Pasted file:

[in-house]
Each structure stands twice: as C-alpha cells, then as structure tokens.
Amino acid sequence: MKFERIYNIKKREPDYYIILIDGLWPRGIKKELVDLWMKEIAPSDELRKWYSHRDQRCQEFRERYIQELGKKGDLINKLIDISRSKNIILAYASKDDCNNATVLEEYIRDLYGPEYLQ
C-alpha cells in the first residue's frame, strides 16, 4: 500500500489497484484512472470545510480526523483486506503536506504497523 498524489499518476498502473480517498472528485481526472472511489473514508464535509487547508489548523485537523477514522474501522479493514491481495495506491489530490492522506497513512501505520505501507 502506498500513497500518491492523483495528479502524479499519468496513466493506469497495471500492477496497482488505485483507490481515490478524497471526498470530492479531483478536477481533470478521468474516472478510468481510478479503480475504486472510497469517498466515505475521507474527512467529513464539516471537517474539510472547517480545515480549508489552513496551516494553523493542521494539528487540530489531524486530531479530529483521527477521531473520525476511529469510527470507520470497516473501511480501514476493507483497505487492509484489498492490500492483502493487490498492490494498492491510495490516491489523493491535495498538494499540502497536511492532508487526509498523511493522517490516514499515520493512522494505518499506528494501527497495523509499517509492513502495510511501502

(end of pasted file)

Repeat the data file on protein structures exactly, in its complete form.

[in-house]
Each structure stands twice: as C-alpha cells, then as structure tokens.
Amino acid sequence: MKFERIYNIKKREPDYYIILIDGLWPRGIKKELVDLWMKEIAPSDELRKWYSHRDQRCQEFRERYIQELGKKGDLINKLIDISRSKNIILAYASKDDCNNATVLEEYIRDLYGPEYLQ
C-alpha cells in the first residue's frame, strides 16, 4: 500500500489497484484512472470545510480526523483486506503536506504497523 498524489499518476498502473480517498472528485481526472472511489473514508464535509487547508489548523485537523477514522474501522479493514491481495495506491489530490492522506497513512501505520505501507 502506498500513497500518491492523483495528479502524479499519468496513466493506469497495471500492477496497482488505485483507490481515490478524497471526498470530492479531483478536477481533470478521468474516472478510468481510478479503480475504486472510497469517498466515505475521507474527512467529513464539516471537517474539510472547517480545515480549508489552513496551516494553523493542521494539528487540530489531524486530531479530529483521527477521531473520525476511529469510527470507520470497516473501511480501514476493507483497505487492509484489498492490500492483502493487490498492490494498492491510495490516491489523493491535495498538494499540502497536511492532508487526509498523511493522517490516514499515520493512522494505518499506528494501527497495523509499517509492513502495510511501502